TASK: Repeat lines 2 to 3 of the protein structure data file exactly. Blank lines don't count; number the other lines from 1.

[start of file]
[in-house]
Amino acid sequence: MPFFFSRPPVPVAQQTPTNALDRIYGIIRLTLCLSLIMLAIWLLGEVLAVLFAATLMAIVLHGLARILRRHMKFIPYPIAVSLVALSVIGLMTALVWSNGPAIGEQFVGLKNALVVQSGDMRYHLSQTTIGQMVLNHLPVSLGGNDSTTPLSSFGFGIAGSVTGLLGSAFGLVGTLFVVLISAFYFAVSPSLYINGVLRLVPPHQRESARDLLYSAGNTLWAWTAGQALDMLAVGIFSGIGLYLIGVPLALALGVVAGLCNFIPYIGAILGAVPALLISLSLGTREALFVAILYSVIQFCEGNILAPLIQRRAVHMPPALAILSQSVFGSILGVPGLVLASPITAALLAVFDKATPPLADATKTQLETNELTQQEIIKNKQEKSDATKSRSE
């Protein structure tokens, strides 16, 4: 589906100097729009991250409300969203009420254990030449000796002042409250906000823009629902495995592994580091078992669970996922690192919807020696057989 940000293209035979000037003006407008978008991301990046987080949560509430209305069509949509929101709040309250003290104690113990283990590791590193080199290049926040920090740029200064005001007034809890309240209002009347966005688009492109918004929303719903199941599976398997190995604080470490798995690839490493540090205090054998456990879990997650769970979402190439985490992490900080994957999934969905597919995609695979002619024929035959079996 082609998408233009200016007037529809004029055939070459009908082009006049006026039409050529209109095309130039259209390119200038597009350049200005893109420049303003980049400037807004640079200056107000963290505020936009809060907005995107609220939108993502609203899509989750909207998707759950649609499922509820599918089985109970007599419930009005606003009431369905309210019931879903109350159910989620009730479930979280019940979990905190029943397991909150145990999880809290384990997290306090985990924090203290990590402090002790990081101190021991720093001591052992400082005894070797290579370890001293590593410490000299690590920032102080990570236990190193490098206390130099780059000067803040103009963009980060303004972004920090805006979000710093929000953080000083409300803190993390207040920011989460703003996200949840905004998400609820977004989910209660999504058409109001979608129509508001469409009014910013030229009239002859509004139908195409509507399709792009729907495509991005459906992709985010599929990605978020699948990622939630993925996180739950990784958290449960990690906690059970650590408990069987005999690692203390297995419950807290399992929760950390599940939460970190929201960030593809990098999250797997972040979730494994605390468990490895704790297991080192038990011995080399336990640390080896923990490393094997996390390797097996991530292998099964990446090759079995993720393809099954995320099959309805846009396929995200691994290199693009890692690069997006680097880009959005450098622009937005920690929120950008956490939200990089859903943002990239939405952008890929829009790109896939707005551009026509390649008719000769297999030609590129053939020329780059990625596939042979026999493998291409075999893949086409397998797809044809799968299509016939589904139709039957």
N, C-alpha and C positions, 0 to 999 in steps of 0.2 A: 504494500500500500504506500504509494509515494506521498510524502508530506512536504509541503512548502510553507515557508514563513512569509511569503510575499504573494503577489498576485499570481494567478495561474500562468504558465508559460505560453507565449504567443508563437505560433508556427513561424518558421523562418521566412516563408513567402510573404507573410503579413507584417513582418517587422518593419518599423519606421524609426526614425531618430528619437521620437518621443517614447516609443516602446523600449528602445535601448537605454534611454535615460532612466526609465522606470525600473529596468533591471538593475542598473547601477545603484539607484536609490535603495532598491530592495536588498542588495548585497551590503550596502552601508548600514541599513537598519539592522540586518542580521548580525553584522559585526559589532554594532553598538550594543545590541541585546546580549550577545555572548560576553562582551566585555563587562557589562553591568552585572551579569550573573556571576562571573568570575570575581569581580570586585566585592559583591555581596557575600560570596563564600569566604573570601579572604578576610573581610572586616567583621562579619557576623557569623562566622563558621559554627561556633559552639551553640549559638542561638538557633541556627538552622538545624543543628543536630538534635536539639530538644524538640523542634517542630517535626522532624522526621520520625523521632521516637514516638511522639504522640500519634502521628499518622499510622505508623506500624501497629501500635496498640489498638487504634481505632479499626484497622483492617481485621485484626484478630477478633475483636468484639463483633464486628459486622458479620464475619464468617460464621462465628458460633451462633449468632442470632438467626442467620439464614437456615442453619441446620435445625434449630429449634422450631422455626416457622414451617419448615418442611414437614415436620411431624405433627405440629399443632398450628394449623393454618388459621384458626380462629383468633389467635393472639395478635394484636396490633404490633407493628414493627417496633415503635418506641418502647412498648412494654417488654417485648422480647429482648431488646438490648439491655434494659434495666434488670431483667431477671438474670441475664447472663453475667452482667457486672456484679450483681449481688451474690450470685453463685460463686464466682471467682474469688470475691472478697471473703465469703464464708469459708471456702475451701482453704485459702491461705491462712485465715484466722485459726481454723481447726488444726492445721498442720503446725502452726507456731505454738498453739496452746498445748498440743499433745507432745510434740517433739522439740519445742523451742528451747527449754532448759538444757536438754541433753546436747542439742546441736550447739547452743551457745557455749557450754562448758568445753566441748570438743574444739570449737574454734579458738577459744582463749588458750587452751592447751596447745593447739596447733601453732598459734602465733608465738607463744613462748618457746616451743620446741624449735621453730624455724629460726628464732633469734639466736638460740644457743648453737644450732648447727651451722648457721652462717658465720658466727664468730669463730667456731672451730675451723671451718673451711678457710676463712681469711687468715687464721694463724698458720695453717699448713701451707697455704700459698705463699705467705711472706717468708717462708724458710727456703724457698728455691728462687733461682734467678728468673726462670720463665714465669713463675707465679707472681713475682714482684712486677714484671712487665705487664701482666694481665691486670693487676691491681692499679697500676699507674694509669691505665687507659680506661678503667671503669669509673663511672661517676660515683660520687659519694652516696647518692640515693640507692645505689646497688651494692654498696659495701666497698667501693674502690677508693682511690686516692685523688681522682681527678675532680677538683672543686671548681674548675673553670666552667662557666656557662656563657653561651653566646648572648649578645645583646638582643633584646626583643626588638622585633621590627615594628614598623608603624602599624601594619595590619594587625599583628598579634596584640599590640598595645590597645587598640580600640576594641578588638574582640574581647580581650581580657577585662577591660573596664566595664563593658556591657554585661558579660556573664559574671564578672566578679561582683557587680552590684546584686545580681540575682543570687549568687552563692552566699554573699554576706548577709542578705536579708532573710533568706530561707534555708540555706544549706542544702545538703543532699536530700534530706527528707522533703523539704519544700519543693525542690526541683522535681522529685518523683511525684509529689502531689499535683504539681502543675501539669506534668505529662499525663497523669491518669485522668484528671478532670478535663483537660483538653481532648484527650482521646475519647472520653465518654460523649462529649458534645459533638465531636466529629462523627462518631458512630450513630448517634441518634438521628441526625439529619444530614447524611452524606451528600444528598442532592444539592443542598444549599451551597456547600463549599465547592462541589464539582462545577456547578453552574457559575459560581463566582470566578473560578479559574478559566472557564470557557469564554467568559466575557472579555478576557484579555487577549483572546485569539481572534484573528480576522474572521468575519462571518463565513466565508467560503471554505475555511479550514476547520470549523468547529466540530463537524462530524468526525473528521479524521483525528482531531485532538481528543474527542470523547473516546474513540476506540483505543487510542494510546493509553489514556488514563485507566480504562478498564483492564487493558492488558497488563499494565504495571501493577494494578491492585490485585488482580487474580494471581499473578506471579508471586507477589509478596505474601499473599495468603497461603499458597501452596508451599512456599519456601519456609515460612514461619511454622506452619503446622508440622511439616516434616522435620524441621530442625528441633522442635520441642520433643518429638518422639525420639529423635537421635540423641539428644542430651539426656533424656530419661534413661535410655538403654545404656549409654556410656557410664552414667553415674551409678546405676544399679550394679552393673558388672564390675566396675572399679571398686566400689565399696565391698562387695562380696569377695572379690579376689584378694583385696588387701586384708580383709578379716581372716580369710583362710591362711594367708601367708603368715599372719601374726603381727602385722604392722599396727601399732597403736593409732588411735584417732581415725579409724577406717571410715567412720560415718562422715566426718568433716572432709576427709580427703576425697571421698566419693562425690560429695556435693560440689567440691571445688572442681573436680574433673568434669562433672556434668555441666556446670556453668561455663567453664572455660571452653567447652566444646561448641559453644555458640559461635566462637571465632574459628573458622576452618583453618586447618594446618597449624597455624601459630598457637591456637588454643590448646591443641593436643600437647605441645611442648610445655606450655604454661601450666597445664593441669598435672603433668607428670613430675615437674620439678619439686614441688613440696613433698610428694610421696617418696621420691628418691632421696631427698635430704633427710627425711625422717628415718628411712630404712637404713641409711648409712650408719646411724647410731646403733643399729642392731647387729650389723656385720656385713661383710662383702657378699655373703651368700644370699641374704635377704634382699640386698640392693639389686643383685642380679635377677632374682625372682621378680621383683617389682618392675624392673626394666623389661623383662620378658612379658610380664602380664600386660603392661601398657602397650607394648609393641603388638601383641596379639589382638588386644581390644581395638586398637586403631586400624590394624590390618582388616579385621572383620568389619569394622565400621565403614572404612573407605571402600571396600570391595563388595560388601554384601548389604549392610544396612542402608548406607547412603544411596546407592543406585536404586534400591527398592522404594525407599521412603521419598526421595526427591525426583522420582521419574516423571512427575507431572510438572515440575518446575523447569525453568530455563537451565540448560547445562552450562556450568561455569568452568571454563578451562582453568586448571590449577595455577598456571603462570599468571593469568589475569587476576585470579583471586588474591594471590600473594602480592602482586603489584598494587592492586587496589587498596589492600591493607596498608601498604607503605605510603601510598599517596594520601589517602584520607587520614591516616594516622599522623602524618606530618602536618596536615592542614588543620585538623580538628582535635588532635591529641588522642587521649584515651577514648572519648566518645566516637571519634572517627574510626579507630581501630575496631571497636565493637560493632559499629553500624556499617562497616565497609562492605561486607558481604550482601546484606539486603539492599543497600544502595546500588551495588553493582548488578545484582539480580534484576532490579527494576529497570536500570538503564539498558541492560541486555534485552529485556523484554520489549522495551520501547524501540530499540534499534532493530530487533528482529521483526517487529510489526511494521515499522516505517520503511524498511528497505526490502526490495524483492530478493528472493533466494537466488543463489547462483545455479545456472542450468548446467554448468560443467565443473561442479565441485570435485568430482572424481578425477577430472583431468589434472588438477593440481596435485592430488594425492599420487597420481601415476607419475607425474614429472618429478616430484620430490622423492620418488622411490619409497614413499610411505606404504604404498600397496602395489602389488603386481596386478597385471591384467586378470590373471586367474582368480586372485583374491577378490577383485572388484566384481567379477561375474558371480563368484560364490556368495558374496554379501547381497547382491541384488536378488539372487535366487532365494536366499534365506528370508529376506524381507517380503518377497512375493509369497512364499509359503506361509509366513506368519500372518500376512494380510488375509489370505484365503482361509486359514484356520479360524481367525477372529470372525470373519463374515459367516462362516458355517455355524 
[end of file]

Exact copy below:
Amino acid sequence: MPFFFSRPPVPVAQQTPTNALDRIYGIIRLTLCLSLIMLAIWLLGEVLAVLFAATLMAIVLHGLARILRRHMKFIPYPIAVSLVALSVIGLMTALVWSNGPAIGEQFVGLKNALVVQSGDMRYHLSQTTIGQMVLNHLPVSLGGNDSTTPLSSFGFGIAGSVTGLLGSAFGLVGTLFVVLISAFYFAVSPSLYINGVLRLVPPHQRESARDLLYSAGNTLWAWTAGQALDMLAVGIFSGIGLYLIGVPLALALGVVAGLCNFIPYIGAILGAVPALLISLSLGTREALFVAILYSVIQFCEGNILAPLIQRRAVHMPPALAILSQSVFGSILGVPGLVLASPITAALLAVFDKATPPLADATKTQLETNELTQQEIIKNKQEKSDATKSRSE
């Protein structure tokens, strides 16, 4: 589906100097729009991250409300969203009420254990030449000796002042409250906000823009629902495995592994580091078992669970996922690192919807020696057989 940000293209035979000037003006407008978008991301990046987080949560509430209305069509949509929101709040309250003290104690113990283990590791590193080199290049926040920090740029200064005001007034809890309240209002009347966005688009492109918004929303719903199941599976398997190995604080470490798995690839490493540090205090054998456990879990997650769970979402190439985490992490900080994957999934969905597919995609695979002619024929035959079996 082609998408233009200016007037529809004029055939070459009908082009006049006026039409050529209109095309130039259209390119200038597009350049200005893109420049303003980049400037807004640079200056107000963290505020936009809060907005995107609220939108993502609203899509989750909207998707759950649609499922509820599918089985109970007599419930009005606003009431369905309210019931879903109350159910989620009730479930979280019940979990905190029943397991909150145990999880809290384990997290306090985990924090203290990590402090002790990081101190021991720093001591052992400082005894070797290579370890001293590593410490000299690590920032102080990570236990190193490098206390130099780059000067803040103009963009980060303004972004920090805006979000710093929000953080000083409300803190993390207040920011989460703003996200949840905004998400609820977004989910209660999504058409109001979608129509508001469409009014910013030229009239002859509004139908195409509507399709792009729907495509991005459906992709985010599929990605978020699948990622939630993925996180739950990784958290449960990690906690059970650590408990069987005999690692203390297995419950807290399992929760950390599940939460970190929201960030593809990098999250797997972040979730494994605390468990490895704790297991080192038990011995080399336990640390080896923990490393094997996390390797097996991530292998099964990446090759079995993720393809099954995320099959309805846009396929995200691994290199693009890692690069997006680097880009959005450098622009937005920690929120950008956490939200990089859903943002990239939405952008890929829009790109896939707005551009026509390649008719000769297999030609590129053939020329780059990625596939042979026999493998291409075999893949086409397998797809044809799968299509016939589904139709039957």